Live Q&A: How are your spending habits changing under lockdown?

I have resisted “going paperless” and still receive a monthly bank statement through the post for our main account.

Online banking is brilliant, but it doesn’t replace the frankly obscene level of satisfaction I get from ticking off transactions and ringing unusual items to investigate.

However, my March statement was truly a month of two halves. The first 10 days showed the usual jumble of spending on public transport, Ubers, working lunches, online grocery deliveries, a beauty treatment and Friday night dinner in our favourite restaurant.

By the end of the month, spending had plummeted. No transport, no coffees, and certainly no drinks or meals out — and no online shopping either (in our area, Waitrose.com delivery slots are booked solid until July). 

The only transactions I’ve made recently have been at local food shops within walking distance of our flat, including a contactless payment at the start of April for nearly £45 — the new higher limit as the government encourages us to go cashless to stem the spread of the virus. 

As someone who advocates saving money, you might think ending the month with more cash than usual would make me feel good. But it doesn’t.

It certainly makes me feel lucky to the point of feeling guilty, as I know so many are watching their personal finances unravel in this crisis

This week, the Institute for Fiscal Studies came up with the concept of “forced savings” to describe the phenomenon. Overall, the IFS estimates UK households normally devote a quarter of their spending to things that are currently either impossible or severely discouraged under lockdown, such as eating out, commuting and going on holiday.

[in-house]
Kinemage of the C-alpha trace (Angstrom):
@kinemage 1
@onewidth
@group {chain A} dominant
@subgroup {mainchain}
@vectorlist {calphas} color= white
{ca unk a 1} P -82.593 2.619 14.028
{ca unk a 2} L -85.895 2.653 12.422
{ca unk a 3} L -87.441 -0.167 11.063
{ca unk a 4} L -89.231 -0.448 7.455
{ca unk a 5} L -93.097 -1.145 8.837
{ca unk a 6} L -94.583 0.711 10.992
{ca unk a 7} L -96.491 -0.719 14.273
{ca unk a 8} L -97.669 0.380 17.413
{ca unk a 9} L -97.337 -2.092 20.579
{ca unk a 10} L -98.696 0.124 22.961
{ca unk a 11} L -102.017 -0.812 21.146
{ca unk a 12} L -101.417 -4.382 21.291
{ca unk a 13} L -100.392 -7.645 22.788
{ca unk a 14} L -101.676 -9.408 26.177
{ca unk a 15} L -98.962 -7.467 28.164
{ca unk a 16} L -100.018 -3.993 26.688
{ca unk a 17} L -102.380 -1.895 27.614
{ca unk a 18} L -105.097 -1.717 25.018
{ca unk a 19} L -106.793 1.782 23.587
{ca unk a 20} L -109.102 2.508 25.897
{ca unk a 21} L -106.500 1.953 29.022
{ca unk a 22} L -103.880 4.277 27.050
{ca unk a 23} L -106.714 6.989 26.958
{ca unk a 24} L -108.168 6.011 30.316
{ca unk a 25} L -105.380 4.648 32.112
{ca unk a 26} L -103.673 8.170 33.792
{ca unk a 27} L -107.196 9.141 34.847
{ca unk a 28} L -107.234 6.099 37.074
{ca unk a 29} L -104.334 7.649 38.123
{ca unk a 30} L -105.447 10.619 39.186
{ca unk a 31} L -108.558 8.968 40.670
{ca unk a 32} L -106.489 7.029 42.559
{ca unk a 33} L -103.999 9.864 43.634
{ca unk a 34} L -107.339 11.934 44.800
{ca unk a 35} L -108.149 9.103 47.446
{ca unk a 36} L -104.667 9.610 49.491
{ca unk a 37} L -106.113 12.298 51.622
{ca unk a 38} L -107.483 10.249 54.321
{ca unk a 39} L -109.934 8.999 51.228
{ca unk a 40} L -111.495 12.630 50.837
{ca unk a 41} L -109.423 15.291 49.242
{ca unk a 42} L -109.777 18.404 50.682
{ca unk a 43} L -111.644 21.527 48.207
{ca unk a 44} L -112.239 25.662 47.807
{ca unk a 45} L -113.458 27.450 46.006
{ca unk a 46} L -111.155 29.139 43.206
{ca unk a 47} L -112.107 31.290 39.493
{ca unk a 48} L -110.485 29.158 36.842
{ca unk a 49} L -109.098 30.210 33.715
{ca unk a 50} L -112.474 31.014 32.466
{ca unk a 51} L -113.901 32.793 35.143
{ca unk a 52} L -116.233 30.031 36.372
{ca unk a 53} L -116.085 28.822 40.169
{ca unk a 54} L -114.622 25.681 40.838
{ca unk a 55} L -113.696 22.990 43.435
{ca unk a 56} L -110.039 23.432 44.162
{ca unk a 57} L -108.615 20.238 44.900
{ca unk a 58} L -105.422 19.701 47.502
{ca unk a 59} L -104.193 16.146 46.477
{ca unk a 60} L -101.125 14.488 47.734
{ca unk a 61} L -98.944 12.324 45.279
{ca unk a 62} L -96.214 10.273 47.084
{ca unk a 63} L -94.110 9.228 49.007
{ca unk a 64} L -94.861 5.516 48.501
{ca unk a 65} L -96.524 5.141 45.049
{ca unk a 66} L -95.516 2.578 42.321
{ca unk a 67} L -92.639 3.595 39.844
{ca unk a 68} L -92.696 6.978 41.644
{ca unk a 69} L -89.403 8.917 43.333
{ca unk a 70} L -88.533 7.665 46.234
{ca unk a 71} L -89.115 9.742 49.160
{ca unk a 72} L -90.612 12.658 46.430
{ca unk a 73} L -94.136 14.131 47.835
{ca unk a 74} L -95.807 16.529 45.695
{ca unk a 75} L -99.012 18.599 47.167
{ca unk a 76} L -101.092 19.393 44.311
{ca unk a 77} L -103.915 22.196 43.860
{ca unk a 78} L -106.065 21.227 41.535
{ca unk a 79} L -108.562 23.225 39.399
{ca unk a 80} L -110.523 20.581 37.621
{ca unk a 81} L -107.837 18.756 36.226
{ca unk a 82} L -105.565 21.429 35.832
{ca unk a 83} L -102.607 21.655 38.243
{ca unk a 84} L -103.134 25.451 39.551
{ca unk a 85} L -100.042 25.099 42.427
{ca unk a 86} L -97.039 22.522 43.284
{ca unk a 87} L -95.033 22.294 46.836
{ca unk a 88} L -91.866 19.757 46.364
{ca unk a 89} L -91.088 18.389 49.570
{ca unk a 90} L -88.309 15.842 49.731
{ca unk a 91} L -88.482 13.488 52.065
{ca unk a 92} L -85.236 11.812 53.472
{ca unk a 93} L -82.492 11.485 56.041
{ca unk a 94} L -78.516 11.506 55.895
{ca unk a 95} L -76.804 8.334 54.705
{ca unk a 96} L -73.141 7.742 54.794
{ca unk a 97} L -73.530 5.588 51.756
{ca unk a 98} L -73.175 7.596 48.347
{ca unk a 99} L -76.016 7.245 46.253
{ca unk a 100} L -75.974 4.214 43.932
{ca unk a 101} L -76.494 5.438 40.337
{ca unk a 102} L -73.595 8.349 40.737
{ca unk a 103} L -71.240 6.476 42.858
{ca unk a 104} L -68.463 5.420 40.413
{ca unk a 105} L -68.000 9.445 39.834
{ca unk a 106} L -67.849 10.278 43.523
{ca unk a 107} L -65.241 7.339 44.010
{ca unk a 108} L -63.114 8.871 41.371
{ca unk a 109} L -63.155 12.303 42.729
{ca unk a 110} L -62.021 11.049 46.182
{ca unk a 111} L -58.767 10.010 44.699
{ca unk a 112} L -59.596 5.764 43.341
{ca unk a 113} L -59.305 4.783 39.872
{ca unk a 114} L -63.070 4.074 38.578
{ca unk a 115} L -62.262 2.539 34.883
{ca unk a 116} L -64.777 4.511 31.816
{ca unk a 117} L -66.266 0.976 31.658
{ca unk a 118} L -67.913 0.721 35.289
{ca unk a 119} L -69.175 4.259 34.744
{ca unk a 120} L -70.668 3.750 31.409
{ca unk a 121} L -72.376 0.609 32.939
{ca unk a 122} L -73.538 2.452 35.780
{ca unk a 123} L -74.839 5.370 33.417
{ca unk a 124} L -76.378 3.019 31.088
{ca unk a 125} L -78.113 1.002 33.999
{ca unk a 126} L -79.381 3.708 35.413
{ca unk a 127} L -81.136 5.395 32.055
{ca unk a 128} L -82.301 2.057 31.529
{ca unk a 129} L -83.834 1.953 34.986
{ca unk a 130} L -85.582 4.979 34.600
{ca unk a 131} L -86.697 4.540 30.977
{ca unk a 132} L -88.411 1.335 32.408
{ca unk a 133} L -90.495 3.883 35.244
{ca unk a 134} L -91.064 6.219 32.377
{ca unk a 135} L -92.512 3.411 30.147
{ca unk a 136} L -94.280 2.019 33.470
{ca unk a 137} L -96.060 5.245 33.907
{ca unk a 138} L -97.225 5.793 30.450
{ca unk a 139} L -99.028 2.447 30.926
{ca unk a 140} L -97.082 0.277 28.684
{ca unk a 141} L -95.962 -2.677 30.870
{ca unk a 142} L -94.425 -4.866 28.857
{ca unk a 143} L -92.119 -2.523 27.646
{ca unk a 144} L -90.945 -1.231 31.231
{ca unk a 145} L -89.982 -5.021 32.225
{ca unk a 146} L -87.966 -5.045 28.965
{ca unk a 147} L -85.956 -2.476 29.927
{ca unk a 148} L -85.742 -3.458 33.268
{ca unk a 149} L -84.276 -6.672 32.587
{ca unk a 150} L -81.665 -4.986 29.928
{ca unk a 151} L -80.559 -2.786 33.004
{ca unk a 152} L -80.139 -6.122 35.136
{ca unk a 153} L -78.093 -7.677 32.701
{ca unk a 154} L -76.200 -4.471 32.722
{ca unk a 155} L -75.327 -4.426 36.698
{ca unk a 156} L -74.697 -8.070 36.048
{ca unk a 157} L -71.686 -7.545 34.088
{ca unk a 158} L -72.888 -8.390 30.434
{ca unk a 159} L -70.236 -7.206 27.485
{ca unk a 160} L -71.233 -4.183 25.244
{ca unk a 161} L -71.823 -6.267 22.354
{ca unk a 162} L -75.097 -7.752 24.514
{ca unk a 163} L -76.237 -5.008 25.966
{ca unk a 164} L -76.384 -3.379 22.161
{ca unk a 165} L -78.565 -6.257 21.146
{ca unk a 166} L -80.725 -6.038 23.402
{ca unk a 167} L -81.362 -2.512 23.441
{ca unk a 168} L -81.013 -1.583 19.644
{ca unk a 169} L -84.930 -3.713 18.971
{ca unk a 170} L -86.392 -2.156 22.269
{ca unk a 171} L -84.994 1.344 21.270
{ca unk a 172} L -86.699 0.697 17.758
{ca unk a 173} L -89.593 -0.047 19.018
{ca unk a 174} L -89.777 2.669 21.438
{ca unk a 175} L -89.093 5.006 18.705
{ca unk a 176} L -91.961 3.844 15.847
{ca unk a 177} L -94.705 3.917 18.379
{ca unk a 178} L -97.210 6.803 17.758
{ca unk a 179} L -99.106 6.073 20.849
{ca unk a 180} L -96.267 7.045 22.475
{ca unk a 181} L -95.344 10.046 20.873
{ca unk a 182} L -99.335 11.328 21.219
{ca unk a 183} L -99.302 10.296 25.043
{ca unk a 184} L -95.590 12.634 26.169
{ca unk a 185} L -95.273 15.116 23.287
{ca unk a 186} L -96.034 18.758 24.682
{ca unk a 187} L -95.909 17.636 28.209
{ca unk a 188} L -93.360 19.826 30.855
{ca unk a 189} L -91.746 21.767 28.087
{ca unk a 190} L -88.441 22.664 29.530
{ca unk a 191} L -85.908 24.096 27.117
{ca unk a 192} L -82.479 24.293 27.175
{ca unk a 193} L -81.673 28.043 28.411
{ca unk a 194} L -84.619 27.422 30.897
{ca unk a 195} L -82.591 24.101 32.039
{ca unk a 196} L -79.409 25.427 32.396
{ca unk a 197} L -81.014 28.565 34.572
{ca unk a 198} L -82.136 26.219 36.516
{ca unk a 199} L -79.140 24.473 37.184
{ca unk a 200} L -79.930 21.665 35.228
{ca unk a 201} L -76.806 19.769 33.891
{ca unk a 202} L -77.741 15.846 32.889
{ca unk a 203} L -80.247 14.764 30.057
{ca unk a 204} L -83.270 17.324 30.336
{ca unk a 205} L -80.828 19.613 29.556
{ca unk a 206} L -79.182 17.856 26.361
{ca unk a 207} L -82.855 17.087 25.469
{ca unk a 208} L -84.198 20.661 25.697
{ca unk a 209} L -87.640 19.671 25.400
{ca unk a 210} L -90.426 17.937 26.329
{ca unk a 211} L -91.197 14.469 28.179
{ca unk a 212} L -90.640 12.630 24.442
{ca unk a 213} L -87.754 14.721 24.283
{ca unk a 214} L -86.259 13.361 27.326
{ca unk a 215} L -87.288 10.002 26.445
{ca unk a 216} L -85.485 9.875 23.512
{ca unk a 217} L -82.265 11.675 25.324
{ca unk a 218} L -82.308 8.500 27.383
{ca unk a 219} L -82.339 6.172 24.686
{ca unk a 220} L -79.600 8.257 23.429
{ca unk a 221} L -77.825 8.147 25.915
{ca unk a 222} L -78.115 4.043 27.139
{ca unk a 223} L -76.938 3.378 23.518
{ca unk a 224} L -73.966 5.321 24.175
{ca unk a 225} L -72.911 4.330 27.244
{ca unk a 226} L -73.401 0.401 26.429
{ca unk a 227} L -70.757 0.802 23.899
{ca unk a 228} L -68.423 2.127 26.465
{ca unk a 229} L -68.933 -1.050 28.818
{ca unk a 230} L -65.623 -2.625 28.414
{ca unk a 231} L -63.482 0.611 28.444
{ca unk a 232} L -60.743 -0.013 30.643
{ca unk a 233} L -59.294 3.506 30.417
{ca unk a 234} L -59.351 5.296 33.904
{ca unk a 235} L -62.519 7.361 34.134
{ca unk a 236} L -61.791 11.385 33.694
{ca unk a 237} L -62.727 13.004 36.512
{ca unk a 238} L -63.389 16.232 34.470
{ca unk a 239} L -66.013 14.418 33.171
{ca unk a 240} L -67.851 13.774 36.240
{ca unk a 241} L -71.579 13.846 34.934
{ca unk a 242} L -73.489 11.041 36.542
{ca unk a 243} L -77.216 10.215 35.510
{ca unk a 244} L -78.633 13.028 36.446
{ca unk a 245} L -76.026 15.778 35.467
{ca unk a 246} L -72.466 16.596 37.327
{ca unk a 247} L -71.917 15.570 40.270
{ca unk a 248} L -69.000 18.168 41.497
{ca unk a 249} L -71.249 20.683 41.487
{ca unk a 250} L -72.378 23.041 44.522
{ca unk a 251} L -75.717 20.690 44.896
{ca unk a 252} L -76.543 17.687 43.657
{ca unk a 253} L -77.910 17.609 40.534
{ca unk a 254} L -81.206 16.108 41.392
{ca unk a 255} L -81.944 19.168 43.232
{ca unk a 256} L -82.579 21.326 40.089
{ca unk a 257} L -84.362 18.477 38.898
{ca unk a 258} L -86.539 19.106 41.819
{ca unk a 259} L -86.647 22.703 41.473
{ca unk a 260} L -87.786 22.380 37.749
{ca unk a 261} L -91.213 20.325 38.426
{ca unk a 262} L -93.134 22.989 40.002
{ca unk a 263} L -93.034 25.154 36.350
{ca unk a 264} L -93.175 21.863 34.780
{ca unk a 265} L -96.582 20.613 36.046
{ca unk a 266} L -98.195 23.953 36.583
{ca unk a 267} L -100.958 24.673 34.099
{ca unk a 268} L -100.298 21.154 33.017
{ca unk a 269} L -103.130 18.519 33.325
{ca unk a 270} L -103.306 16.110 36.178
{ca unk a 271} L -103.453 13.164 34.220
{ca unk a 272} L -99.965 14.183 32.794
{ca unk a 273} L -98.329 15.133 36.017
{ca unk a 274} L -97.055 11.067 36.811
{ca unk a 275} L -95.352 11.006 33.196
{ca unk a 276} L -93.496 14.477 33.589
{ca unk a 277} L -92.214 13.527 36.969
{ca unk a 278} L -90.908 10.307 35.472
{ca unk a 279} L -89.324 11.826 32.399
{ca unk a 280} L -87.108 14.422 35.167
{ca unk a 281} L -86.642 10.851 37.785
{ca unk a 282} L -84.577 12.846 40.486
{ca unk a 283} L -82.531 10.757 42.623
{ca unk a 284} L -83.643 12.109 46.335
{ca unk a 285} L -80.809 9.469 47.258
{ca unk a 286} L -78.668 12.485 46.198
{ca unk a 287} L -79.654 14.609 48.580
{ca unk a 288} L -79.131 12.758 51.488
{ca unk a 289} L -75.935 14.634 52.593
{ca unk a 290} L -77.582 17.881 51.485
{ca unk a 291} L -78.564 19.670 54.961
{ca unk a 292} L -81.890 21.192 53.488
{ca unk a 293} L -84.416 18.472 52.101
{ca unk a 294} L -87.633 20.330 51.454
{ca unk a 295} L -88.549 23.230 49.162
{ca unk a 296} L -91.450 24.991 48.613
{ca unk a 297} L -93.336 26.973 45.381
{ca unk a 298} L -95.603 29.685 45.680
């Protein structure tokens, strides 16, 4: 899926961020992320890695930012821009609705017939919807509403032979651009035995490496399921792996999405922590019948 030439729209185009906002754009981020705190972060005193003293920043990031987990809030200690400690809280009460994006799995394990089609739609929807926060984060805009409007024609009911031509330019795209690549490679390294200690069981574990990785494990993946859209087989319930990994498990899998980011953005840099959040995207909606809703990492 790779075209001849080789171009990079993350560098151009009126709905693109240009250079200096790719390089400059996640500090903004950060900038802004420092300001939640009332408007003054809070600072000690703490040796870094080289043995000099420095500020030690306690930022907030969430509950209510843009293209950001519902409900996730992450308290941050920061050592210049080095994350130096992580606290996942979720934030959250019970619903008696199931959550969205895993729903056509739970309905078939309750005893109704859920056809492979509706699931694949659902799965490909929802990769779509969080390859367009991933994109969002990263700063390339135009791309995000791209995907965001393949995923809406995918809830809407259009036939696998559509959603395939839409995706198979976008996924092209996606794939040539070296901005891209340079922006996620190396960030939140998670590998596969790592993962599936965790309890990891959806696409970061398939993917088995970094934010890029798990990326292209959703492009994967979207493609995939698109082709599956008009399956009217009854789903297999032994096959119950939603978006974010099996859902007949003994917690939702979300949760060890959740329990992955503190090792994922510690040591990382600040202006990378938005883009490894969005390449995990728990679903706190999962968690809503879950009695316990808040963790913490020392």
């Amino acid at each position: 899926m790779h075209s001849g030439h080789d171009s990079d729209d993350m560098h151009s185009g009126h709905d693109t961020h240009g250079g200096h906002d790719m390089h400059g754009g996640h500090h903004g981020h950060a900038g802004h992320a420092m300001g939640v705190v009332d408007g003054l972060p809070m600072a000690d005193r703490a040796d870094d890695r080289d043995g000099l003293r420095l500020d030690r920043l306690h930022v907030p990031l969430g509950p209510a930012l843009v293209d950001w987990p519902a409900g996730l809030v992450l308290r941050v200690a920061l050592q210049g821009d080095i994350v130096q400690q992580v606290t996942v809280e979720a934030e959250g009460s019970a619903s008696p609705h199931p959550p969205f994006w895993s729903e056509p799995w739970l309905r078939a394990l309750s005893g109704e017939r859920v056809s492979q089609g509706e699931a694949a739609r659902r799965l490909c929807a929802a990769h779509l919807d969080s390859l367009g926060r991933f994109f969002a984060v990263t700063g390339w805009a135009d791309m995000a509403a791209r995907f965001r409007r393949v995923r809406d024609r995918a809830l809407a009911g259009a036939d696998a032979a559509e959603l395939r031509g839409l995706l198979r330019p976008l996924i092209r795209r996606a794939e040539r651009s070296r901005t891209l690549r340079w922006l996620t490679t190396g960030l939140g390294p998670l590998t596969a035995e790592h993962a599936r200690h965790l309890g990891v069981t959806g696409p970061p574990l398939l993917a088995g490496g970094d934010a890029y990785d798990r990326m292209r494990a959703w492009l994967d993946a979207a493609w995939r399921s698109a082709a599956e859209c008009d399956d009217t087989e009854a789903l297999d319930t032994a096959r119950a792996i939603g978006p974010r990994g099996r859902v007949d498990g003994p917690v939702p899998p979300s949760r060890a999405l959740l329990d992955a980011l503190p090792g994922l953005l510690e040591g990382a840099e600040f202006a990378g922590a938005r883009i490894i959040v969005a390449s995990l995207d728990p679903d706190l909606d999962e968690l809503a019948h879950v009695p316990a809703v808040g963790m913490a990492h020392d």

Yet for wealthier households, this sort of consumption represents a much bigger fraction of overall spending. As a result, the IFS says, these are “effectively forced into additional savings” under lockdown and as a result, more resilient to falls in income than less well-off households. 

Separate data capture the huge structural shift in consumption. Spending in restaurants plunged 94 per cent in the month of March, according to aggregated transactions from 3m UK users of the Revolut payment app.

Office worker favourites Pret A Manger and Itsu both saw the number of transactions fall by more than 80 per cent, compared with the previous month.

This week a colleague posted on Facebook that she had found the remains of a Pret croissant stuffed in the bottom of her handbag; a relic of what seemed like another era. 

Nevertheless, it is still possible to spend money while staying indoors. Challenger bank Revolut also recorded large increases in online gaming transactions (up over 100 per cent month-on-month), a 156 per cent increase for online card retailer Moonpig, a 21 per cent boost in transactions for Amazon and a small increase in subscriptions to streaming services Netflix and Spotify. 

The other big area of increased spending is grocery shopping. Revolut recorded a 40 per cent increase in transactions in local convenience store chains during March. While the number of supermarket transactions fell by roughly the same amount, the average spend per shop was 6 per cent higher, suggesting we are shopping less often but buying more. 

However, I am being contacted by increasing numbers of people who want to spend money on grocery shopping, but can’t.